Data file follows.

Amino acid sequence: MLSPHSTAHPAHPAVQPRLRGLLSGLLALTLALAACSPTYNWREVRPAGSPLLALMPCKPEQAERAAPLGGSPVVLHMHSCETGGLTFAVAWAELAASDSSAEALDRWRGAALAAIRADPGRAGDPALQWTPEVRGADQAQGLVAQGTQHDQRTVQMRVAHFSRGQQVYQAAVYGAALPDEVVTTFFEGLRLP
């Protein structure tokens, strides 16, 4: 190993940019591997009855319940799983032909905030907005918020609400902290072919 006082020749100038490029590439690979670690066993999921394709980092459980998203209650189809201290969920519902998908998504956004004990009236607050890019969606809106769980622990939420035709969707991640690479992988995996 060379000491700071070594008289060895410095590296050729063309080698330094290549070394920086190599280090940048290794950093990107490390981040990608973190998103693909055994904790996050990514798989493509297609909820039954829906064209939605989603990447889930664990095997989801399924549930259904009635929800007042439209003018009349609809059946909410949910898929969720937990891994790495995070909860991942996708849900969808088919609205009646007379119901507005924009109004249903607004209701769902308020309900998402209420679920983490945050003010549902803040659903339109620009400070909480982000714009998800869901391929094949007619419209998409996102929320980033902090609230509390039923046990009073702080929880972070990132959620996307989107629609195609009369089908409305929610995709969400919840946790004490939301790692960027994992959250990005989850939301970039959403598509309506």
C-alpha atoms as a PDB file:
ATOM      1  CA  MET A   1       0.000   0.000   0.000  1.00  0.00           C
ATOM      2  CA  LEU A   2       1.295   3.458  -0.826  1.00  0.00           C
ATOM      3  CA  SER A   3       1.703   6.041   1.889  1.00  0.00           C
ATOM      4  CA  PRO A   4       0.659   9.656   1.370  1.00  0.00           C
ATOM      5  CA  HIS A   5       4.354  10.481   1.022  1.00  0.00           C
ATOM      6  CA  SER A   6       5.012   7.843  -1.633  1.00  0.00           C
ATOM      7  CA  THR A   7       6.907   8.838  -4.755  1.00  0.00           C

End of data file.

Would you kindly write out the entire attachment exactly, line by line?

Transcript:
Amino acid sequence: MLSPHSTAHPAHPAVQPRLRGLLSGLLALTLALAACSPTYNWREVRPAGSPLLALMPCKPEQAERAAPLGGSPVVLHMHSCETGGLTFAVAWAELAASDSSAEALDRWRGAALAAIRADPGRAGDPALQWTPEVRGADQAQGLVAQGTQHDQRTVQMRVAHFSRGQQVYQAAVYGAALPDEVVTTFFEGLRLP
């Protein structure tokens, strides 16, 4: 190993940019591997009855319940799983032909905030907005918020609400902290072919 006082020749100038490029590439690979670690066993999921394709980092459980998203209650189809201290969920519902998908998504956004004990009236607050890019969606809106769980622990939420035709969707991640690479992988995996 060379000491700071070594008289060895410095590296050729063309080698330094290549070394920086190599280090940048290794950093990107490390981040990608973190998103693909055994904790996050990514798989493509297609909820039954829906064209939605989603990447889930664990095997989801399924549930259904009635929800007042439209003018009349609809059946909410949910898929969720937990891994790495995070909860991942996708849900969808088919609205009646007379119901507005924009109004249903607004209701769902308020309900998402209420679920983490945050003010549902803040659903339109620009400070909480982000714009998800869901391929094949007619419209998409996102929320980033902090609230509390039923046990009073702080929880972070990132959620996307989107629609195609009369089908409305929610995709969400919840946790004490939301790692960027994992959250990005989850939301970039959403598509309506």
C-alpha atoms as a PDB file:
ATOM      1  CA  MET A   1       0.000   0.000   0.000  1.00  0.00           C
ATOM      2  CA  LEU A   2       1.295   3.458  -0.826  1.00  0.00           C
ATOM      3  CA  SER A   3       1.703   6.041   1.889  1.00  0.00           C
ATOM      4  CA  PRO A   4       0.659   9.656   1.370  1.00  0.00           C
ATOM      5  CA  HIS A   5       4.354  10.481   1.022  1.00  0.00           C
ATOM      6  CA  SER A   6       5.012   7.843  -1.633  1.00  0.00           C
ATOM      7  CA  THR A   7       6.907   8.838  -4.755  1.00  0.00           C